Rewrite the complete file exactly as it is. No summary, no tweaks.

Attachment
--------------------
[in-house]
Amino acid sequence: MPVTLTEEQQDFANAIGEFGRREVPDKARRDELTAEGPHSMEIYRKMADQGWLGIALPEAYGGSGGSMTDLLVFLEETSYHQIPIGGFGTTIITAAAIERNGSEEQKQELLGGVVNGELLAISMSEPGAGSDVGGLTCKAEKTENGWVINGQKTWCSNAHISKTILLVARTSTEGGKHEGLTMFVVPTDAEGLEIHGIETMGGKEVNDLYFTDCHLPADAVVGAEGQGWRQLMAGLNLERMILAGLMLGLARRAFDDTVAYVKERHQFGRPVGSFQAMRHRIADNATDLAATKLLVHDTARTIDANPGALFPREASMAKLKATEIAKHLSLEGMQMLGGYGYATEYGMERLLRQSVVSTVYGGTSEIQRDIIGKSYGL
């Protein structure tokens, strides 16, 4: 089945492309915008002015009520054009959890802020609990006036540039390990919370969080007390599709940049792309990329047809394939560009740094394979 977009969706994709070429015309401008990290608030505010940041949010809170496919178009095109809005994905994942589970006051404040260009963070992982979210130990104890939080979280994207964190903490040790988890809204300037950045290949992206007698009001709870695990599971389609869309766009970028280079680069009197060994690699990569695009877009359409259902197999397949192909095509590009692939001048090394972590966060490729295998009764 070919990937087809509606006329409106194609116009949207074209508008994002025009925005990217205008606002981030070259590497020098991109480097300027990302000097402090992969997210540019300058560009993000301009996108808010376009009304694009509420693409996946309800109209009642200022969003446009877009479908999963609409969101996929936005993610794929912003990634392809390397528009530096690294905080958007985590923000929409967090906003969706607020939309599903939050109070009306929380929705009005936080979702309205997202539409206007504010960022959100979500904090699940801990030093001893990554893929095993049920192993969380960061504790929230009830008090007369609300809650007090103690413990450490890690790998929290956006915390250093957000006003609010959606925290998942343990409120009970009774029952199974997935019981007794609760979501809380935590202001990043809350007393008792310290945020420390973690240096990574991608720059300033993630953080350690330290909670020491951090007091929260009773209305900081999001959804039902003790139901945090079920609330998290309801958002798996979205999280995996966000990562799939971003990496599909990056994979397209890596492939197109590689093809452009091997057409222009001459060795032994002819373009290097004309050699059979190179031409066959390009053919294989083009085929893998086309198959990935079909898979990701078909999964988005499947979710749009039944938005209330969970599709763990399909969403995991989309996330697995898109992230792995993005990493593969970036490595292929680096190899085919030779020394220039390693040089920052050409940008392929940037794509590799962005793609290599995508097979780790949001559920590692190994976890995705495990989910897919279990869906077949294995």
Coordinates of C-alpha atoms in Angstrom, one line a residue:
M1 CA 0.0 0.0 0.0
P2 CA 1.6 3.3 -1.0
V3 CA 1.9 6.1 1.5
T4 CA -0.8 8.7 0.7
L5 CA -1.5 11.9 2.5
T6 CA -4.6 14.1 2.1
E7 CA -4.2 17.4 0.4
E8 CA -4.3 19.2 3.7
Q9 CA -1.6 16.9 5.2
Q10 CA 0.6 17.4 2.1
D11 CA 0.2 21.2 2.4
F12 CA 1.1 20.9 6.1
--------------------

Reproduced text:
[in-house]
Amino acid sequence: MPVTLTEEQQDFANAIGEFGRREVPDKARRDELTAEGPHSMEIYRKMADQGWLGIALPEAYGGSGGSMTDLLVFLEETSYHQIPIGGFGTTIITAAAIERNGSEEQKQELLGGVVNGELLAISMSEPGAGSDVGGLTCKAEKTENGWVINGQKTWCSNAHISKTILLVARTSTEGGKHEGLTMFVVPTDAEGLEIHGIETMGGKEVNDLYFTDCHLPADAVVGAEGQGWRQLMAGLNLERMILAGLMLGLARRAFDDTVAYVKERHQFGRPVGSFQAMRHRIADNATDLAATKLLVHDTARTIDANPGALFPREASMAKLKATEIAKHLSLEGMQMLGGYGYATEYGMERLLRQSVVSTVYGGTSEIQRDIIGKSYGL
């Protein structure tokens, strides 16, 4: 089945492309915008002015009520054009959890802020609990006036540039390990919370969080007390599709940049792309990329047809394939560009740094394979 977009969706994709070429015309401008990290608030505010940041949010809170496919178009095109809005994905994942589970006051404040260009963070992982979210130990104890939080979280994207964190903490040790988890809204300037950045290949992206007698009001709870695990599971389609869309766009970028280079680069009197060994690699990569695009877009359409259902197999397949192909095509590009692939001048090394972590966060490729295998009764 070919990937087809509606006329409106194609116009949207074209508008994002025009925005990217205008606002981030070259590497020098991109480097300027990302000097402090992969997210540019300058560009993000301009996108808010376009009304694009509420693409996946309800109209009642200022969003446009877009479908999963609409969101996929936005993610794929912003990634392809390397528009530096690294905080958007985590923000929409967090906003969706607020939309599903939050109070009306929380929705009005936080979702309205997202539409206007504010960022959100979500904090699940801990030093001893990554893929095993049920192993969380960061504790929230009830008090007369609300809650007090103690413990450490890690790998929290956006915390250093957000006003609010959606925290998942343990409120009970009774029952199974997935019981007794609760979501809380935590202001990043809350007393008792310290945020420390973690240096990574991608720059300033993630953080350690330290909670020491951090007091929260009773209305900081999001959804039902003790139901945090079920609330998290309801958002798996979205999280995996966000990562799939971003990496599909990056994979397209890596492939197109590689093809452009091997057409222009001459060795032994002819373009290097004309050699059979190179031409066959390009053919294989083009085929893998086309198959990935079909898979990701078909999964988005499947979710749009039944938005209330969970599709763990399909969403995991989309996330697995898109992230792995993005990493593969970036490595292929680096190899085919030779020394220039390693040089920052050409940008392929940037794509590799962005793609290599995508097979780790949001559920590692190994976890995705495990989910897919279990869906077949294995």
Coordinates of C-alpha atoms in Angstrom, one line a residue:
M1 CA 0.0 0.0 0.0
P2 CA 1.6 3.3 -1.0
V3 CA 1.9 6.1 1.5
T4 CA -0.8 8.7 0.7
L5 CA -1.5 11.9 2.5
T6 CA -4.6 14.1 2.1
E7 CA -4.2 17.4 0.4
E8 CA -4.3 19.2 3.7
Q9 CA -1.6 16.9 5.2
Q10 CA 0.6 17.4 2.1
D11 CA 0.2 21.2 2.4
F12 CA 1.1 20.9 6.1